Claim: The Seattle Seahawks are not selling tickets to the NFC Championship Game to California residents.
Examples:[Collected via e-mail, January 2014]
Just read an article saying that Fearing 49er Fans, The Seahawks have banned NFC Championship Ticket Sales for Californians. Is this true, I don't see how it can be?
I want to know if it is true that the Seattle Seahawks website page is closed to residents in California and Carolina from buying tickets to the January 19th 2014 playoff game to the Super Bowl. It is only reported on a California news page. Is it true???
Origins: When the NFL's Seattle Seahawks take the field on 19 January 2014 for the NFC Championship Game in the hopes of securing a berth in this year's Super Bowl, there likely will be a good many fans from California in the stands at Seattle's CenturyLink Field, because the Seahawks' opponents that day will be the San Francisco 49ers. Possibly there will be far fewer fans from the Bay Area in the stands than would like to be there, though, because the Seahawks announced
on their web site on 11 January 2014 that tickets for the game would be available only to buyers in a specified geographic area — and that area does not include any part of California.
According to the notice posted on the Seahawks' official web site, tickets for the NFC Championship Game can be purchased only by buyers with credit card billing addresses in the states of Washington, Oregon, Montana, Idaho, Alaska, and Hawaii, and the Canadian provinces of British Columbia and Alberta. So a Canadian football fan from Edmonton, Alberta, has a shot a scoring some tickets to next Sunday's game (even though there are no NFL franchises anywhere in Canada), but not fans from Oakland, San Francisco,San Diego (all of which are home to NFL teams), or Los Angeles (the second-largest city in the U.S.).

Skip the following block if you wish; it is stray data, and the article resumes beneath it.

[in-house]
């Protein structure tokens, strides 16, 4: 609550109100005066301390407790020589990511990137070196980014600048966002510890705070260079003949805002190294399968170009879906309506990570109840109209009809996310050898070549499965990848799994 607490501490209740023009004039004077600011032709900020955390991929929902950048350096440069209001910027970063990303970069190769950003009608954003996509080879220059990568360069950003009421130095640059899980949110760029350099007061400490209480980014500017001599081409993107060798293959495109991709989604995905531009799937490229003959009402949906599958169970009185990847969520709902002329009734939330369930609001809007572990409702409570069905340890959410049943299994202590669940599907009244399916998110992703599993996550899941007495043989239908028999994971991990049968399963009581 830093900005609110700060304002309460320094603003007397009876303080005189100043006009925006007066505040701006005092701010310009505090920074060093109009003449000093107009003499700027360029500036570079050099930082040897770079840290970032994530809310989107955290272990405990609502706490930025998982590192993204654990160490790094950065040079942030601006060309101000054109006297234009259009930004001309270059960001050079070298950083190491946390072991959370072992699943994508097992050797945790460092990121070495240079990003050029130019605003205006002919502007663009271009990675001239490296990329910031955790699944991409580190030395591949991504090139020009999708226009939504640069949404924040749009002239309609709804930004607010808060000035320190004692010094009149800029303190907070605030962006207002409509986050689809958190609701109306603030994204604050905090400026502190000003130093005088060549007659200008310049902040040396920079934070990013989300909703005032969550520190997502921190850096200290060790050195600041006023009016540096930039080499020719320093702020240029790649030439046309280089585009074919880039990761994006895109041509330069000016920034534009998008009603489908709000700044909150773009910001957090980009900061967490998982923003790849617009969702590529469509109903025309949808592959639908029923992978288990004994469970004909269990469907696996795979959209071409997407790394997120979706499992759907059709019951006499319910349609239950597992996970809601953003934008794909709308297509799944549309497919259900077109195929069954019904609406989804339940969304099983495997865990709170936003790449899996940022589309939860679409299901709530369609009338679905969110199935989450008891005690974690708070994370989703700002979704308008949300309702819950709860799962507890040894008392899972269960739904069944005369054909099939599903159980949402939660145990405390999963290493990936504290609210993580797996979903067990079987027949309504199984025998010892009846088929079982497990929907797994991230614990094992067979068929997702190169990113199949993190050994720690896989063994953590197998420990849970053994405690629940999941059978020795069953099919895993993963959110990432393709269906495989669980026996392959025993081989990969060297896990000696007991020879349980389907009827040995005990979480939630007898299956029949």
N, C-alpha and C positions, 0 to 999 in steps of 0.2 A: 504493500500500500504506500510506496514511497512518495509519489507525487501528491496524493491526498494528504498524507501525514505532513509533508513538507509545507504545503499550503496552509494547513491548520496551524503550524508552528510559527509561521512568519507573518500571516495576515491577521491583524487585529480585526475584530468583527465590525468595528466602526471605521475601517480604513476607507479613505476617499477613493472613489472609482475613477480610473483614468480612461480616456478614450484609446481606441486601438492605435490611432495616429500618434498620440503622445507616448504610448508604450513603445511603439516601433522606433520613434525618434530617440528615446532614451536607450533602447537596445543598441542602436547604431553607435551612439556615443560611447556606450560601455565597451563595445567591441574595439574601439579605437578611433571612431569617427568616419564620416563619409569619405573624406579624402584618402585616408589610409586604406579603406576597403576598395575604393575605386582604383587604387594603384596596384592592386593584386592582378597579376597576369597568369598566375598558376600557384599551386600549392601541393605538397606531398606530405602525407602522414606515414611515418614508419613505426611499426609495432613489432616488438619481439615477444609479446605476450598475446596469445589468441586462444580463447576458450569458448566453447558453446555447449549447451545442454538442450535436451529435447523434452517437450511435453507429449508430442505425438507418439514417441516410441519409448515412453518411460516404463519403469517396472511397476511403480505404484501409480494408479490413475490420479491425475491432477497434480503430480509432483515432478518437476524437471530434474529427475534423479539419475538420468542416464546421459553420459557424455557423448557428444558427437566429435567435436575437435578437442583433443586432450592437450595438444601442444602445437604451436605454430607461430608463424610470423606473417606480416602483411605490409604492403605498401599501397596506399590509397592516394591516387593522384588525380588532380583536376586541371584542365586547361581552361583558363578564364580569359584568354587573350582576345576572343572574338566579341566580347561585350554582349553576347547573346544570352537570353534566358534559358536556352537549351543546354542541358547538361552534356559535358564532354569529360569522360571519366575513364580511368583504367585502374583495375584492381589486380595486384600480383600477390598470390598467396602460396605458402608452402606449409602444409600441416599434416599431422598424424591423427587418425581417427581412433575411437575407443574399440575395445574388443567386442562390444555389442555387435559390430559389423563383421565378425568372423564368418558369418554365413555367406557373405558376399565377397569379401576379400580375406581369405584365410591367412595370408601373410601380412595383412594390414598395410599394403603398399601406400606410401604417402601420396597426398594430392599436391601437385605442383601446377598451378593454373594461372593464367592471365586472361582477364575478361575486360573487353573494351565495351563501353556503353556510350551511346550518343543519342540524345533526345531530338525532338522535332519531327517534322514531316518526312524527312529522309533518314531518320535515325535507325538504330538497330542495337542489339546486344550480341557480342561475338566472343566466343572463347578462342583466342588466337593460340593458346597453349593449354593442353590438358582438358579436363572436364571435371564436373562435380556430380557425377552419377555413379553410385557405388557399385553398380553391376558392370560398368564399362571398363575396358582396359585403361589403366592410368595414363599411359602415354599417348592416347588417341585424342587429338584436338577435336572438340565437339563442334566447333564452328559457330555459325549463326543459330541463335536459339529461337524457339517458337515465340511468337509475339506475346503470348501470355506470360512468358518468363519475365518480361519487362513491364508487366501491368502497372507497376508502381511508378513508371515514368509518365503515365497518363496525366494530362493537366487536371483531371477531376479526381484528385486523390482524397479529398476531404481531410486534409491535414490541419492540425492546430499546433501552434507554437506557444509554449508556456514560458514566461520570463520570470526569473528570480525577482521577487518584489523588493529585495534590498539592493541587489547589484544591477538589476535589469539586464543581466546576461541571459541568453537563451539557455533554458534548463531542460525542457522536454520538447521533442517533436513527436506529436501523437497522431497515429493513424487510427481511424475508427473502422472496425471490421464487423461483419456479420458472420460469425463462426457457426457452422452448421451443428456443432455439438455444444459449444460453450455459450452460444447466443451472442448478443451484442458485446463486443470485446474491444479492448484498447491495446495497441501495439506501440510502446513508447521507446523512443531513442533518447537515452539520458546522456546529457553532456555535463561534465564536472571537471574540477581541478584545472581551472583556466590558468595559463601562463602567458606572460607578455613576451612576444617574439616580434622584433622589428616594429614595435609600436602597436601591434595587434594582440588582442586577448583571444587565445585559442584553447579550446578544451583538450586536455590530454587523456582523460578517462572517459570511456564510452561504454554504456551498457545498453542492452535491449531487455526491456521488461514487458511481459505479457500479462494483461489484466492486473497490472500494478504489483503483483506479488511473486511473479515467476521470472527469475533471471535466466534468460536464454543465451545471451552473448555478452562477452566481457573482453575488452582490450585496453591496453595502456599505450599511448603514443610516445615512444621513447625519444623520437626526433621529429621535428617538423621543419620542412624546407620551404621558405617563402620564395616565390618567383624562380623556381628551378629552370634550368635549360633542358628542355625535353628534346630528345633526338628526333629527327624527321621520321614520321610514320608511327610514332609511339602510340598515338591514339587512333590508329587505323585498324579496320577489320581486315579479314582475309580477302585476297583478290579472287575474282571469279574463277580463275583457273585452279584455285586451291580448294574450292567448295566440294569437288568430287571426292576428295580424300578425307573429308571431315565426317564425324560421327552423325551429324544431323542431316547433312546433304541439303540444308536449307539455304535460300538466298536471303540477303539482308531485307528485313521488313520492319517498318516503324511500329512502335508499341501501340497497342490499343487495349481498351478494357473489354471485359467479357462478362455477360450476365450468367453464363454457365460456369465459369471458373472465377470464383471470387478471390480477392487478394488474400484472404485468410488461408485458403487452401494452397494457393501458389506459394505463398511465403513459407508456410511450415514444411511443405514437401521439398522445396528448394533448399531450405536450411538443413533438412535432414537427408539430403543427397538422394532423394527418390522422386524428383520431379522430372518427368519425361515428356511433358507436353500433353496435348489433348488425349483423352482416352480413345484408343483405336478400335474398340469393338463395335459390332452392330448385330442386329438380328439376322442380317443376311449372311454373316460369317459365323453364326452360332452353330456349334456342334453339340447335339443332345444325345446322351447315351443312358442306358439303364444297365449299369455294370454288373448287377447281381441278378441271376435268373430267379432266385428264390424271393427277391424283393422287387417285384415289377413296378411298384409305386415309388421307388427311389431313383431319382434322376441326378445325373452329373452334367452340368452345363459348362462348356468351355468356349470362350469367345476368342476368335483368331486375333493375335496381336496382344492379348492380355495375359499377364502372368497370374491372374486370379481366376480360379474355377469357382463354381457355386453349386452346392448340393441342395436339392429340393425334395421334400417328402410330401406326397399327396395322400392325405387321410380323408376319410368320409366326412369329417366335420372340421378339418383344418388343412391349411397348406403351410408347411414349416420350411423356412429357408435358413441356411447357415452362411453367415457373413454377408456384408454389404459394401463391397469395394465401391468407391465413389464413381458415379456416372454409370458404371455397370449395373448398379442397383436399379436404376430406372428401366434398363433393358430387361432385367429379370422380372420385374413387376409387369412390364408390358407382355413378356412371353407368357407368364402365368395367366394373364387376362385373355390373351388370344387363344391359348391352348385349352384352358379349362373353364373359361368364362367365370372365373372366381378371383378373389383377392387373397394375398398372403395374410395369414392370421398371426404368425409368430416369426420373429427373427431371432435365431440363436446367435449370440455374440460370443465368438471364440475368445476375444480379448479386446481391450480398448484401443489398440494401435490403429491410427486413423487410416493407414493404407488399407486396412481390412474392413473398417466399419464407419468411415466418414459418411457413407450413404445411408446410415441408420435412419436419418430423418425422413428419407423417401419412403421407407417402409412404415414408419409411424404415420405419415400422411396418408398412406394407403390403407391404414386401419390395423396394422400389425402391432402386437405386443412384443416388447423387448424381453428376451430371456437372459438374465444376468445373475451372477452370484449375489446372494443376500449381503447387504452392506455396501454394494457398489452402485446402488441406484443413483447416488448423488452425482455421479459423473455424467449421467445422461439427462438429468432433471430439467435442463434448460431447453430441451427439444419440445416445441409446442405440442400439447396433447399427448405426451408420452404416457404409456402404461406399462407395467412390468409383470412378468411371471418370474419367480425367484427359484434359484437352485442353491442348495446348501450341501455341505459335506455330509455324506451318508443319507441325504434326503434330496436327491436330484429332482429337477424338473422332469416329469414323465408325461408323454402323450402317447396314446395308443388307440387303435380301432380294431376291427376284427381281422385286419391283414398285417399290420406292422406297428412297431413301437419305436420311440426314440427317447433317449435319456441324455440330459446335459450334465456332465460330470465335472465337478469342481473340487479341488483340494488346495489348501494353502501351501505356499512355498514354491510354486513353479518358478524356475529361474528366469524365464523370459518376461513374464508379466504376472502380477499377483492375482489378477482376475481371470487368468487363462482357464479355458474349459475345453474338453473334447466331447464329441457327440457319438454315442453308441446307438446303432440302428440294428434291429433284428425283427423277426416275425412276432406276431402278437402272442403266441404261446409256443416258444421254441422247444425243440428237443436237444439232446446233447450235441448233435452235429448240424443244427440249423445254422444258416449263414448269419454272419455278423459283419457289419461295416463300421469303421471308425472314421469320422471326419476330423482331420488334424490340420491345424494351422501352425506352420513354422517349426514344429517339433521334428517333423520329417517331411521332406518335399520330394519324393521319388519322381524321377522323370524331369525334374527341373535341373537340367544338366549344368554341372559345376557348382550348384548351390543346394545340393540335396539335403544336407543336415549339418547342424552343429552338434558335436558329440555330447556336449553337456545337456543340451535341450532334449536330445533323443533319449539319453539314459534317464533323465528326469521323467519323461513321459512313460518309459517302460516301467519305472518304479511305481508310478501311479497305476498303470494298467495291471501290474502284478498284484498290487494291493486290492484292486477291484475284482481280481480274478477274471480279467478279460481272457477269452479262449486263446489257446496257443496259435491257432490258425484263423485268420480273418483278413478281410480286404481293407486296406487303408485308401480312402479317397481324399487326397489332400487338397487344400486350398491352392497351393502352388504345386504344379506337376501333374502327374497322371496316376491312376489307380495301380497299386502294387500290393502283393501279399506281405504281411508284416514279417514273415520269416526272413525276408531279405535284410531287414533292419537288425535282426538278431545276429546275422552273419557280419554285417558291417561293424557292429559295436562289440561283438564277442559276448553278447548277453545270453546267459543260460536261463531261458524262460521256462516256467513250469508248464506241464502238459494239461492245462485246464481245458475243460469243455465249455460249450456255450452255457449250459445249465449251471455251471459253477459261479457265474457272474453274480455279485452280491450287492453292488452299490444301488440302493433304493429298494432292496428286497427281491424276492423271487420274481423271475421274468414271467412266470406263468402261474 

The Seahawks offered no explanation for this restriction on their web site, but theories for the reasons behind it have ranged from its being a (likely ineffective) attempt to cut down on ticket scalping to a (mean-spirited) move to protect the Seahawks' home-field advantage by making it more difficult for 49ers fans to pack the stands. As the San Francisco Chronicle noted, "Niner fans are known for traveling. This season, several road stadiums were packed with 49ers fans, and 49ers' play-by-play voice Ted Robinson said there were droves of 49ers fans in Charlotte for [last] Sunday's 23-10 road win over the Panthers."
Somewhere in between is the notion that the team simply wants to try to ensure that their allotment of tickets for the championship game ends up, as much as possible, in the hands of Seahawks fans as a reward for their support throughout the season, rather than being bought up by others who simply want to attend a championship game (regardless of who's playing in it) or re-sell the tickets for profit. The Denver Broncos have similarly restricted sales of tickets to the AFC Championship Game to residents of the Rocky Mountain region (Colorado, New Mexico, Utah, Wyoming, Nebraska, Montana, South Dakota and Western Kansas), an area that does not include the home of their opponents for that game, the Boston-based New England Patriots (but Denver and Boston are much father apart than Seattle and San Francisco are).
Boosters of the 49ers and other California football fans can still acquire tickets to the game through the secondary market (i.e., ticket resellers), but it will cost them. According to Forbes, the NFC Championship Game will be the most expensive NFL game this season, with the cheapest ticket on the secondary market going for just under $400, and tickets selling for an average price of $740 each.